My early excursions into Africa were connected to the field of architecture and hospital development. They were large projects and, except for some minor achievements, the dreams were not realized. Several years later an opportunity came to me from an individual in Africa who reached out to get my attention. I was not seeking a project and very nearly missed becoming involved.
A complex situation began very simply. Dr. Humberto Rasi was editor of an international journal whose purpose was to connect with Christian young people who were studying in universities around the world. He instituted a quarterly journal, Dialogue, published in four languages. The articles were broardly based in science and theology. In order to create a balance in the journal’s content, it was decided that each year one issue of the four would include an interview with an artist. Dr. Rasi invited me to be interviewed for the Spring 2005 issue and offered to include a portfolio of watercolor images to accompany the text.
When the interview was completed, Dr. Rasi suggested that it might be advantageous to provide my email address at the conclusion of the article. Perhaps it could lead to the sale of one of my watercolors. This didn’t happen. But I did receive about 100 requests for financial help. Not knowing which email requests were genuine, I proceeded to delete them all. Some I struggled with, wanting to believe the story that was presented as a dramatic and seemingly sincere request.
Almost four years later, on June 7, 2009 I received an email from a girl in Kenya:
“Greetings in the Lord’s name.
“I am called Faith Akoth, am a seventh day Adventist young girl aged 12 years and an orphan, my parents died of AIDS in the year 2005. I am a member of pathfinder class and children choir. I have longed to talk to you or to e-mail you. .. I know you might be wondering how I came to know you but I am a Christian and I believe it is God who showed me your e-mail address to write to you after fasting and praying for some time. Just know that I was referred to you by God.
“ I need to be your friend, I need you to accept me as part of your family, to let me be your daughter if it can be possible for I don't have a parent or anyone to care for me. … Since my parents died I have never gone back to school. I need an education. Please help me.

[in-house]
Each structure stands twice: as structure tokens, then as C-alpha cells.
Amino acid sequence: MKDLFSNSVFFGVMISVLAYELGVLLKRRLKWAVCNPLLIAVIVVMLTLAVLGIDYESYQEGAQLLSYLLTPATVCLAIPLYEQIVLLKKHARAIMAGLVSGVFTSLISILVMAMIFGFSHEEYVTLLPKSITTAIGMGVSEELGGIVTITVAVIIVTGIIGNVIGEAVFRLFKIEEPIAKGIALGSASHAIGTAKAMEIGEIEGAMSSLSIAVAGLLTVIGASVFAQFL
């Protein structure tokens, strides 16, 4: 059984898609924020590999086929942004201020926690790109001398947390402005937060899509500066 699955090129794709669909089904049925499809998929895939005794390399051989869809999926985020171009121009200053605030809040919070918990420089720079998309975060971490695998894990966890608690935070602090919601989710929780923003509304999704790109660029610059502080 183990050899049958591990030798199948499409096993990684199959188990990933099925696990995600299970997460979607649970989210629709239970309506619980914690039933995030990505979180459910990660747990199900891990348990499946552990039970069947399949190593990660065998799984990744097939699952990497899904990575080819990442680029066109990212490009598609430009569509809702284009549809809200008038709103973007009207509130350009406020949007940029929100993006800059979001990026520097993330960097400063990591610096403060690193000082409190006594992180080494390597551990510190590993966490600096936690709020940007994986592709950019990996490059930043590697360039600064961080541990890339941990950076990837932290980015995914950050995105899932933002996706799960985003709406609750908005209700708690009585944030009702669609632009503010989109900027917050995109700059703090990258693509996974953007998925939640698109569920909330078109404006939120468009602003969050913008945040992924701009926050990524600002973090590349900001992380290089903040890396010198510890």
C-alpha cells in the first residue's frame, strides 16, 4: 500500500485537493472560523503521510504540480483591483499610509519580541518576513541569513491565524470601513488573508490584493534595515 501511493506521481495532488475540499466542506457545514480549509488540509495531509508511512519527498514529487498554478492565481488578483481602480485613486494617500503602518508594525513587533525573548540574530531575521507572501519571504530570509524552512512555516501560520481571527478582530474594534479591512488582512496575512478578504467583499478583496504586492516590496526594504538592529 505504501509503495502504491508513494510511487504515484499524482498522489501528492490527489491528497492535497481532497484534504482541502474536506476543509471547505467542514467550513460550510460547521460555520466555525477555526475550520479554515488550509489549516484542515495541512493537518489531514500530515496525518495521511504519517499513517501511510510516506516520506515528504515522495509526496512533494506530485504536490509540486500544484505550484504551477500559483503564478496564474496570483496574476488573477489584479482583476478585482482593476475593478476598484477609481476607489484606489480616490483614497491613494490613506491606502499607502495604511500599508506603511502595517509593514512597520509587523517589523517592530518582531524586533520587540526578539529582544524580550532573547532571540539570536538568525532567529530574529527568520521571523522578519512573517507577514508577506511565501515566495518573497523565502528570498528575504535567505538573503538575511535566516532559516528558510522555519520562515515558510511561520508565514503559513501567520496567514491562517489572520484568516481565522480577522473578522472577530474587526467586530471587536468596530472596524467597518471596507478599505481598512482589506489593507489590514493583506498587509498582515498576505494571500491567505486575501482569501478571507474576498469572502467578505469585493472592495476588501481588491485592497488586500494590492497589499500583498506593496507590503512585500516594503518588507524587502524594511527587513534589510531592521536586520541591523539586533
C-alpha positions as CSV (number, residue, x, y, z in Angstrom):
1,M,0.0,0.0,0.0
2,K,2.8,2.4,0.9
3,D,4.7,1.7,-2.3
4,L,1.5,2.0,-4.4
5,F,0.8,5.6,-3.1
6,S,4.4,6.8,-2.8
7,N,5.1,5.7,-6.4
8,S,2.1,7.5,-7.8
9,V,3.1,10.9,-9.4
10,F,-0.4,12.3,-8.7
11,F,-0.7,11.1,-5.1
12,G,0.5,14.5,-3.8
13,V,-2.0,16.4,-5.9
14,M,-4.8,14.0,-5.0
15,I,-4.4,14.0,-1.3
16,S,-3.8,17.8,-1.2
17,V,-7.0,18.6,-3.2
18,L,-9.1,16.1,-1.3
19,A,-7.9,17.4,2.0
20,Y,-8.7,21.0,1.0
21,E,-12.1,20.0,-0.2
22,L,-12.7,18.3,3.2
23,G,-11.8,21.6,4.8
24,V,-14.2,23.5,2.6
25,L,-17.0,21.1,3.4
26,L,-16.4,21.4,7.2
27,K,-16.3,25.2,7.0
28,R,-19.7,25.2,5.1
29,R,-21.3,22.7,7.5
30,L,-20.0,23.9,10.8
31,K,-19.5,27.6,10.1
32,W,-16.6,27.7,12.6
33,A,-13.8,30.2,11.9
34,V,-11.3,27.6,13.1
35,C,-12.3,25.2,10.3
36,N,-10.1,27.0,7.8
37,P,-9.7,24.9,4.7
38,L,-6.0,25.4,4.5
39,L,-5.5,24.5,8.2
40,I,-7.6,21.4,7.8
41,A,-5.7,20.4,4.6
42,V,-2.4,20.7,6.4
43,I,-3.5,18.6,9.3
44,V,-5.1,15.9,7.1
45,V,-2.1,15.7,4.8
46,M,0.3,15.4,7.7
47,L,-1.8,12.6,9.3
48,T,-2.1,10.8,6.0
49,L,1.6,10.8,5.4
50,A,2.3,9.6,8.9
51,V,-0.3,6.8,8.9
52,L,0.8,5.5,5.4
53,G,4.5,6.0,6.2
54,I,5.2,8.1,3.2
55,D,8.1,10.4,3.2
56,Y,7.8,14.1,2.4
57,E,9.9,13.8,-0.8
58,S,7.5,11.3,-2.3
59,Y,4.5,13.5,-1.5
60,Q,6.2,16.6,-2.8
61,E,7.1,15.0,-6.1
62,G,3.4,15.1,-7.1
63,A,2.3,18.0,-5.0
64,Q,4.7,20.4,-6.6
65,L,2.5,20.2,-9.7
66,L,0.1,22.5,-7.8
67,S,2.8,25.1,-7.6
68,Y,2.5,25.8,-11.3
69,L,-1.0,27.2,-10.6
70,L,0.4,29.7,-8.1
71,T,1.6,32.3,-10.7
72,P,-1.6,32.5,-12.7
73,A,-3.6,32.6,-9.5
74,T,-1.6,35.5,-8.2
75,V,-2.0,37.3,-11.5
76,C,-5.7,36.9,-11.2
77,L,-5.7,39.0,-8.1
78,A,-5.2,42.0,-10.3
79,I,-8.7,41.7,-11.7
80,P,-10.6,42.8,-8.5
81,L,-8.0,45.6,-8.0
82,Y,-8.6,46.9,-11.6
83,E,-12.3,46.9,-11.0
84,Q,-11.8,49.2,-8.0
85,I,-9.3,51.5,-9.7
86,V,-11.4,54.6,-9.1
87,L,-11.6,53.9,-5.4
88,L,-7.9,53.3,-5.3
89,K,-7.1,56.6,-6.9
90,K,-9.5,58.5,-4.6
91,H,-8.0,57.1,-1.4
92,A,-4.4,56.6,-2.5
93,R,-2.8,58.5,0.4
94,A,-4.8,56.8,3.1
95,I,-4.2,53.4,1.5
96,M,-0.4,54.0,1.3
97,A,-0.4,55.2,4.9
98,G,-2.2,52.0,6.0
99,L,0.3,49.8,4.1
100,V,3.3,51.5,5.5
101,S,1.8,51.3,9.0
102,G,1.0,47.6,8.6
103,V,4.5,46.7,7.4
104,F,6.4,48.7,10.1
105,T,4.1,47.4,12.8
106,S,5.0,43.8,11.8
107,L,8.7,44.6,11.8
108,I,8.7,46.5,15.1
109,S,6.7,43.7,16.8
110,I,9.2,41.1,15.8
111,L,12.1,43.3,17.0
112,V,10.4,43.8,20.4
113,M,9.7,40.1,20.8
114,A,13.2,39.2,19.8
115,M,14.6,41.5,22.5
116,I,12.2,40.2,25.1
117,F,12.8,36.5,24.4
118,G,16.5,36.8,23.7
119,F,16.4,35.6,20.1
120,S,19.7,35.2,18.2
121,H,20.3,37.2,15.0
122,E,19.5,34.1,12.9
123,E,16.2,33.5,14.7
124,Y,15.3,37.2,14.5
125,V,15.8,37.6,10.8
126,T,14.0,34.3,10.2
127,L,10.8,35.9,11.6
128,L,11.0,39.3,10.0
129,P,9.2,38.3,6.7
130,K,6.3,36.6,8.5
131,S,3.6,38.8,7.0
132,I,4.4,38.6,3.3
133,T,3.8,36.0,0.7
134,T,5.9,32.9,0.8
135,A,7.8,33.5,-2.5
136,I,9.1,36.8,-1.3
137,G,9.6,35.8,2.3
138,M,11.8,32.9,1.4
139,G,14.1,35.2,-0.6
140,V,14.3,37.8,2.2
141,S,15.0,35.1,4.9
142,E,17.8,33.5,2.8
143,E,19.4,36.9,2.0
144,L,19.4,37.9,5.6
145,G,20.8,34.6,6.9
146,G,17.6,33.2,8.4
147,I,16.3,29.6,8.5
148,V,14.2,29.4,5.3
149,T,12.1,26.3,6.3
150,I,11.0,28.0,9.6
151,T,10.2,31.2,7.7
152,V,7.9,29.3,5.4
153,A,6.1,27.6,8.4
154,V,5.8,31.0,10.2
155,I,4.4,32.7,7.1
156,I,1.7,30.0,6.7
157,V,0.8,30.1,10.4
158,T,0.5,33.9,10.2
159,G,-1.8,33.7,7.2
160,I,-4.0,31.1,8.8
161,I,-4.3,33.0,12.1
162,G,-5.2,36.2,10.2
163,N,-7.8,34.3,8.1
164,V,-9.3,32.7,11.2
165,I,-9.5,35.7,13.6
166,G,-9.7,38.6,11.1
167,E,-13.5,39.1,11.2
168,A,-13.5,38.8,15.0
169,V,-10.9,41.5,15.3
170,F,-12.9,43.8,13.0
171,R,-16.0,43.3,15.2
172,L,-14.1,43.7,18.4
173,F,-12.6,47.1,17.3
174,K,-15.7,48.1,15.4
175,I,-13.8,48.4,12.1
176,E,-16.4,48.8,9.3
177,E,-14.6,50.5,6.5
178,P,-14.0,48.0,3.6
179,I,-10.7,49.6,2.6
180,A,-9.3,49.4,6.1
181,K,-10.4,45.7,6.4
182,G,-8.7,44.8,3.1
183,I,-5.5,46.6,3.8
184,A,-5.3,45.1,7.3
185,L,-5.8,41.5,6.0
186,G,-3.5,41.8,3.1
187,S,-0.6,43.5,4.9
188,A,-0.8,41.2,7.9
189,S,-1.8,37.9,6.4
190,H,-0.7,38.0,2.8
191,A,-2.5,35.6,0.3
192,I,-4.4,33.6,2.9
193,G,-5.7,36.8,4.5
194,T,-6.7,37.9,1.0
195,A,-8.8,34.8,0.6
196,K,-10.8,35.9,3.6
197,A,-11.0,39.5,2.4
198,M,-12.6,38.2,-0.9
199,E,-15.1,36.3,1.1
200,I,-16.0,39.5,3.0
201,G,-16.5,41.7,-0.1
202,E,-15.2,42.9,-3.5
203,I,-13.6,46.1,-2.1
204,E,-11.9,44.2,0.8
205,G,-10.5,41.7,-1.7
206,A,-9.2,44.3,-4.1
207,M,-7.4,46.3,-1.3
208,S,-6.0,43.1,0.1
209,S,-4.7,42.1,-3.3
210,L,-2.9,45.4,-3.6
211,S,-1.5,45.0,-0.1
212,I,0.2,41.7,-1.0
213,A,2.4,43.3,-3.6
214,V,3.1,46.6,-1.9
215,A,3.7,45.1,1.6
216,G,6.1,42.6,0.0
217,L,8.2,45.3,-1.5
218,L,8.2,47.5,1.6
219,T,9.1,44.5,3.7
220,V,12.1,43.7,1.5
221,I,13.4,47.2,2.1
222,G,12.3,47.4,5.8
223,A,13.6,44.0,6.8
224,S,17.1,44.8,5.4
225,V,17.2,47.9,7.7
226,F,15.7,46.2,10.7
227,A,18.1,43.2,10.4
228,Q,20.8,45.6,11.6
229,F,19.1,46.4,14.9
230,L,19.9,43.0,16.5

The message was one that I could not easily shun. Yet I considered that perhaps the writer was an accomplished internet worker who knew enough about the Adventist Church and Pathfinders to create a plausible plea for money. I decided to respond but would ask questions for verification that might discourage anyone other than a twelve-year old orphan with genuine zeal. My wife Norene and I composed an email that requested the names, telephone numbers and email addresses of the Church pastor, Pathfinder leader and Choir Director. This information came without delay, but the writer recommended that we contact an Aunt Lilly, of no relation. Our email to Lilly Ouma asked for particulars, and her response provided the details.
Faith was described as a bright twelve-year old girl with a burning desire to go back to school. Both parents had died of Aids within one month back in 2005. Norene and I were encouraged to become involved. Authenticity at this stage seemed reinforced by Lilly’s comment that Faith would be a prime prospect to be taken as a teenage bride in a community where polygamy was part of the Luo tribal culture of Western Kenya.
We wrote to Faith to indicate that we would assist in getting her back to school. Her excitement was expressed in the words:
“Wow! I am very happy I can’t believe it. May God bless you. I now believe that when God closes a door he opens another. Life has not been good for me, you know since I lost my parents sometimes going without food, no education. But today I am the happiest. May God bless you. …”
Lilly shared a room with Faith in the village of Rapogi. We heard of some difficult times. When Lilly had malaria, Faith carried her bag as they walked to the hospital. Later it was Faith’s turn and the bout with malaria was severe. Lilly brought food and slept under Faith’s hospital bed.